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Starting out life as Arnold George Dorsey, Engelbert spent the early years of his life in India, until his family returned to England in 1947. He first worked as an engineer and then developed his singing and performance skills on the club circuit.

In the early 1950s, he took some time out from professional singing whilst he did his national service, and returned to performing in 1956. He continued to sing in clubs and recorded some unsuccessful material for Decca in 1958.

His big break as a singer came in 1965. It was at this point that Gordon Mills, the then manager of Tom Jones, gave Arnold the new name of Engelbert Humperdinck, which is also the name of a 19th century German composer. The new name meant that he was given another chance at recording with Decca records.

Engelbert's recording of the country standard 'Release Me' reached number one in the UK chart and number four in the US. His version of this song is perhaps the most famous, and it is certainly the song that he is most remembered for.

Other chart hits on both sides of the channel followed in the shape of 'There Goes My Everything' and 'The Last Waltz'.

In 1964, Humperdinck married show jumper Patricia Healey and they now have four children and nine grandchildren.

He had 16 hit albums in America between 1967 and 1979 and released his greatest hits in 1974, which reached number one in the UK. However, his cabaret style of singing started to go out of fashion in the 1970s, and he found it hard to maintain a presence in the British charts.

He has, however, continued to sing live and has maintained success in this arena. Unlike his natural rival, Tom Jones, he has not chosen to adapt his style to breathe new life into his recording career.

By the 1980s he was performing as many as 200 concerts a year and continued to record albums while maintaining a strong family life. In 1988, he brought a libel action against the National Enquirer, which reported libelous statements from the mother of his illegitimate child Jennifer, who was confirmed as his in 1977.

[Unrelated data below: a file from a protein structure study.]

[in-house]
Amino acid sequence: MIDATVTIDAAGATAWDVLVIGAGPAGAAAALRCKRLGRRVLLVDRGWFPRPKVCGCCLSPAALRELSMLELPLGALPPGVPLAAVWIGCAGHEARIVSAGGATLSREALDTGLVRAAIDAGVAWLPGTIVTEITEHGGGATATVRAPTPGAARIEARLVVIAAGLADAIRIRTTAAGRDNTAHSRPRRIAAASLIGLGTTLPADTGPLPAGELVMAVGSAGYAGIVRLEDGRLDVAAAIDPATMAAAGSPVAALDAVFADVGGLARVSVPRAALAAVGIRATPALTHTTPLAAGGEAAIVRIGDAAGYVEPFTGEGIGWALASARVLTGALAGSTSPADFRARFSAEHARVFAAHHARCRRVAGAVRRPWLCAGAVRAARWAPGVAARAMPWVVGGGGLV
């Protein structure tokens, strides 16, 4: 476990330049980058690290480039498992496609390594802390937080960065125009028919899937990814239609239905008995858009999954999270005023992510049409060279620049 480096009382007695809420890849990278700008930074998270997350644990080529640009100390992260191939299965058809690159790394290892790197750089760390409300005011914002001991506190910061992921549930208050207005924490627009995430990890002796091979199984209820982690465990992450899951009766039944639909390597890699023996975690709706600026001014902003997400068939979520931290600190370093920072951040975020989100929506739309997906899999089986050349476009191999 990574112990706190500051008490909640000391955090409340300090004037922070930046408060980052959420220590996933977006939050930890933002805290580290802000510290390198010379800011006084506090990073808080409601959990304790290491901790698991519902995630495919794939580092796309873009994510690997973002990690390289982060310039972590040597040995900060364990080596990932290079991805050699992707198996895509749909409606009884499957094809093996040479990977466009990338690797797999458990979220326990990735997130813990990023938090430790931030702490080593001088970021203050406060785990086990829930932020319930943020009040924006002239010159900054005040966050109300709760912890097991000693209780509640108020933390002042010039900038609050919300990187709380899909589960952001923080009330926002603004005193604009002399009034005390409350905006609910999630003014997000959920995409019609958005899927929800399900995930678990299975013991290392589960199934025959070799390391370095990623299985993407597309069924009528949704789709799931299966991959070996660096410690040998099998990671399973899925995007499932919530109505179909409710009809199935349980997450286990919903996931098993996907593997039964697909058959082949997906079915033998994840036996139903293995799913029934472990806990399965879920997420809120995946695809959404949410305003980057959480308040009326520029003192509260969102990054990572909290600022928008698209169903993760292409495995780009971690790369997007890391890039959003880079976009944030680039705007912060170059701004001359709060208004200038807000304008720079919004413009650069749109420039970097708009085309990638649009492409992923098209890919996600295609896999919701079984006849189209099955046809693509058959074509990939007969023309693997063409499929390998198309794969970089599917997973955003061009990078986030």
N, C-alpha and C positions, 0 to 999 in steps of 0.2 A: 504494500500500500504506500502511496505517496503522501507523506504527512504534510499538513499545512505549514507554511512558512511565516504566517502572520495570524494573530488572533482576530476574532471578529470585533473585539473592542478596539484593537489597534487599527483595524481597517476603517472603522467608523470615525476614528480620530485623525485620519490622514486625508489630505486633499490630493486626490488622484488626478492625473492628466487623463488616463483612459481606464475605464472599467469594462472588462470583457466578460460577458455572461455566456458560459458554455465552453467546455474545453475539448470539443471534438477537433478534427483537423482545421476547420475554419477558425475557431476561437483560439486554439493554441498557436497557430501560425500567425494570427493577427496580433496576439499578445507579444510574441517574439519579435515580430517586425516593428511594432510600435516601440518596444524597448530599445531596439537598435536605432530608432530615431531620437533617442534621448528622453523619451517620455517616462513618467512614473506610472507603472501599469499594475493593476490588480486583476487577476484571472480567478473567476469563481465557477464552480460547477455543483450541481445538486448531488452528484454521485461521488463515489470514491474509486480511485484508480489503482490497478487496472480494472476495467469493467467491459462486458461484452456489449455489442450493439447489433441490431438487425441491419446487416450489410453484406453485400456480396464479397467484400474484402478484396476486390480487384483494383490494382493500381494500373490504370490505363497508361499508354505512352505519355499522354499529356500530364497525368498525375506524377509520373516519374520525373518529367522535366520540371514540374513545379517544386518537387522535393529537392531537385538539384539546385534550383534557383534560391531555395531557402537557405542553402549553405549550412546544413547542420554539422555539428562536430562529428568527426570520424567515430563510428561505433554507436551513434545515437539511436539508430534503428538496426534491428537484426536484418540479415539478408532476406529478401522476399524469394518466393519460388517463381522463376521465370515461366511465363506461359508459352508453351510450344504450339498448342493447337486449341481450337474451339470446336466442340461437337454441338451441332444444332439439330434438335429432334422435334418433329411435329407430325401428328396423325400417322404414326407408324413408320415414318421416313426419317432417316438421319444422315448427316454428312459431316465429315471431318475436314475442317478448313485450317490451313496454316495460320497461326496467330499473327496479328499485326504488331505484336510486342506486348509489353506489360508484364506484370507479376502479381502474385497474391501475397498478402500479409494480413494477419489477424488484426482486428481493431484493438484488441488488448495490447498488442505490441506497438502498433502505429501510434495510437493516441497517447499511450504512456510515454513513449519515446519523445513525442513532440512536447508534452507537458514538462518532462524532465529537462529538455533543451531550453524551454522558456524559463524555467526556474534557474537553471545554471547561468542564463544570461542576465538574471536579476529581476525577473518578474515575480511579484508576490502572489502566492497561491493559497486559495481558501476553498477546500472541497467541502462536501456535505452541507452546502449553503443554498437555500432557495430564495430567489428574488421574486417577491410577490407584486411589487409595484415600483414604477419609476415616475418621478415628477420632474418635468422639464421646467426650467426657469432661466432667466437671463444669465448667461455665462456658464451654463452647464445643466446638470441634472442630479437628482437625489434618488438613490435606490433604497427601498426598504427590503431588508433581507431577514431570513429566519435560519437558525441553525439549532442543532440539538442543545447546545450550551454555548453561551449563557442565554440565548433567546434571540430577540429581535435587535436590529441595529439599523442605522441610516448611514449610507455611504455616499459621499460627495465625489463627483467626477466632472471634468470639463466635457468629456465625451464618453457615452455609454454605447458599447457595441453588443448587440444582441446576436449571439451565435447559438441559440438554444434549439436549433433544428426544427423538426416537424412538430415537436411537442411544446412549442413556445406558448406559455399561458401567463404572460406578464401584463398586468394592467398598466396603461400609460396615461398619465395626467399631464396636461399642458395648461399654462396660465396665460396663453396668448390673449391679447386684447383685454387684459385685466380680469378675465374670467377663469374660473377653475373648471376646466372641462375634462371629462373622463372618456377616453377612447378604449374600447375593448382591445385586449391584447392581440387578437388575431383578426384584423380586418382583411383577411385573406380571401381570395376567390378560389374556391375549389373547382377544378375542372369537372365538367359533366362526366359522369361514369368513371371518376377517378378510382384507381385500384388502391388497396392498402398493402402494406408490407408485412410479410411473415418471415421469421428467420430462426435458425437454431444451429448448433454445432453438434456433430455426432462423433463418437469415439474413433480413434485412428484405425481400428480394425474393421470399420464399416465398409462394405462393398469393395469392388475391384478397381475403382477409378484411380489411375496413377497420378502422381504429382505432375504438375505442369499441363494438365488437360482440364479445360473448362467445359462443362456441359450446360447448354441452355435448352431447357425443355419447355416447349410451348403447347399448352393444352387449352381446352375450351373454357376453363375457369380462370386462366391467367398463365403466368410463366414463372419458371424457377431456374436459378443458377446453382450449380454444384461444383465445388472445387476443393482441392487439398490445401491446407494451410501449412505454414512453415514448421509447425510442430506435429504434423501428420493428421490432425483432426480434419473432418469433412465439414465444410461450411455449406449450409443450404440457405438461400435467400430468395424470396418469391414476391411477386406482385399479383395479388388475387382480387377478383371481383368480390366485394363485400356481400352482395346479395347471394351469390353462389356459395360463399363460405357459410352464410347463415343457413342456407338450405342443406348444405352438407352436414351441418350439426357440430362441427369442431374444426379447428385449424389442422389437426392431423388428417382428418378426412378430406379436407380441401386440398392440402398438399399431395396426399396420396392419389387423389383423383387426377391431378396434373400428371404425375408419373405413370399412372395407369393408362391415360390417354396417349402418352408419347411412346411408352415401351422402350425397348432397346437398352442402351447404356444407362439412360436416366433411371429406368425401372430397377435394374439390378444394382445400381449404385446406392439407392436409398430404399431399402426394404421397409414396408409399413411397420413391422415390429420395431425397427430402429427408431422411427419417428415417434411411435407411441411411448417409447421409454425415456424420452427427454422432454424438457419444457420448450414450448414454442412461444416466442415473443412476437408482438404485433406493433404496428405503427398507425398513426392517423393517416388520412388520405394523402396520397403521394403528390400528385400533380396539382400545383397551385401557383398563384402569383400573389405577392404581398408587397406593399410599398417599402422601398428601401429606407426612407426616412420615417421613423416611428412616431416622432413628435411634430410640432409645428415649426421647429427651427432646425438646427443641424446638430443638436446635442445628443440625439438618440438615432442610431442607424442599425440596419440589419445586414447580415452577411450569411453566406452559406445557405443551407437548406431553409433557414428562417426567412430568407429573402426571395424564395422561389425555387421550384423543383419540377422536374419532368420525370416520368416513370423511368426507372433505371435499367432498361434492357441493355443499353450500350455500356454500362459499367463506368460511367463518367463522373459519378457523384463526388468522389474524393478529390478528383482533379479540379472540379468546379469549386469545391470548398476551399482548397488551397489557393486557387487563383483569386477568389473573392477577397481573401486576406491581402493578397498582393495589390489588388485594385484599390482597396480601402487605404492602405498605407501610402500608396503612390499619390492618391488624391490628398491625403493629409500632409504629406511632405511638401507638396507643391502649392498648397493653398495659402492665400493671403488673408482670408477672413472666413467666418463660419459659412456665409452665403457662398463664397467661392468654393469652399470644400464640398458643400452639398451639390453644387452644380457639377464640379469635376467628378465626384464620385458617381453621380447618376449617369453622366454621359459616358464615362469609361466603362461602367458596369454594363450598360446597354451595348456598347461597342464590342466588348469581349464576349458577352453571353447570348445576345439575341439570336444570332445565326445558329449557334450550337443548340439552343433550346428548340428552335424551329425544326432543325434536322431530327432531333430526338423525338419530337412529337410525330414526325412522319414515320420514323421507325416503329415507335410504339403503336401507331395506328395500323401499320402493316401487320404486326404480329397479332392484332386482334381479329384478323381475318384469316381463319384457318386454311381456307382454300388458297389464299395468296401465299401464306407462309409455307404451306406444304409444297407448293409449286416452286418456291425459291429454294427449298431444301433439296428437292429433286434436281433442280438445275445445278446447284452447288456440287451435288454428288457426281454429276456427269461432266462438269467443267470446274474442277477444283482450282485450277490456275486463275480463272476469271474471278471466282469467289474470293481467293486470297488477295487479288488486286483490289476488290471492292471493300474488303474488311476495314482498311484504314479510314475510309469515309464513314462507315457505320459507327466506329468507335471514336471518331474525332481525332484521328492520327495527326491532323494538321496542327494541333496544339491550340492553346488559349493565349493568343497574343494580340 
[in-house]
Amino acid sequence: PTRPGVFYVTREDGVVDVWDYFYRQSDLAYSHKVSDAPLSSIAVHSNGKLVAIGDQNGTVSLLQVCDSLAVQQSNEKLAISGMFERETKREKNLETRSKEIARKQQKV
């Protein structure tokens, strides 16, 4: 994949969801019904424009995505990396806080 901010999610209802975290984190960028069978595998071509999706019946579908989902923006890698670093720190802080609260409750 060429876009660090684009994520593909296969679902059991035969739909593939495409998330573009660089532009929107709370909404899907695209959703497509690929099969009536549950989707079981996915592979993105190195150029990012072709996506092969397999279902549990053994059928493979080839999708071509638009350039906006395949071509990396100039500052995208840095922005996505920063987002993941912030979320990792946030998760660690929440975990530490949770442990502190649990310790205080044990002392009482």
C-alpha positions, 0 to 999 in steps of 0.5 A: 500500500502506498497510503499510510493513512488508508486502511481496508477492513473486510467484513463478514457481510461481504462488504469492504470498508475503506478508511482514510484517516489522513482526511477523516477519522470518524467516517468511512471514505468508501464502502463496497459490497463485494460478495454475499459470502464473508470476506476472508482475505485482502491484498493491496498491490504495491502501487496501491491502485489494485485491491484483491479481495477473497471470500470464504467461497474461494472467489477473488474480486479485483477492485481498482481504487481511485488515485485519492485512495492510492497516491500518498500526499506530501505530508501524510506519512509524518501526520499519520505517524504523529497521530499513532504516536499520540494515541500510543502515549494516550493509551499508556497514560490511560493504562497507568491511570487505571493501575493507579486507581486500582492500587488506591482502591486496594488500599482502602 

He was awarded a star on the Hollywood Walk of Fame and won the Best Entertainer Golden Globe in 1989. During this decade he undertook plenty of work on behalf of charities including The American Red Cross and the Leukemia Research Fund.

In 1989, he recorded 'Step Into My Life', which spawned the singles 'Red Roses for my Lady' and 'I Wanna Rock You In My Wildest Dreams'. He then performed the song 'Lesbian Seagulls' for the 1996 film 'Beavis and Butthead Do America'. His version is included in the movie soundtrack but not in the actual film.

Humperdinck returned to the top five album chart in the UK in 2000 with the release of 'Englebert at his very Best' and returned there four years later when one of his songs was used in a John Smith's advert.

In 2003, he collaborated with artist-producer Art Greenshaw to record 'Always Hear the Harmony: The Gospel Sessions', which was nominated for the Best Southern, Country or Bluegrass Gospel Album Grammy'.

Humperdinck recorded 'The Winding Road' to pay tribute to British composers in 2007. This was followed by 'The Legacy of Love' in 2009 and 'Released' in 2010.

On 1 March 2012, it was announced that Humperdinck will be representing the UK at the Eurovision 2012 competition, which will be staged in Azerbaijan on 26 May.

He will perform his new single 'Love will Set You Free' at the contest, at which he will perform first
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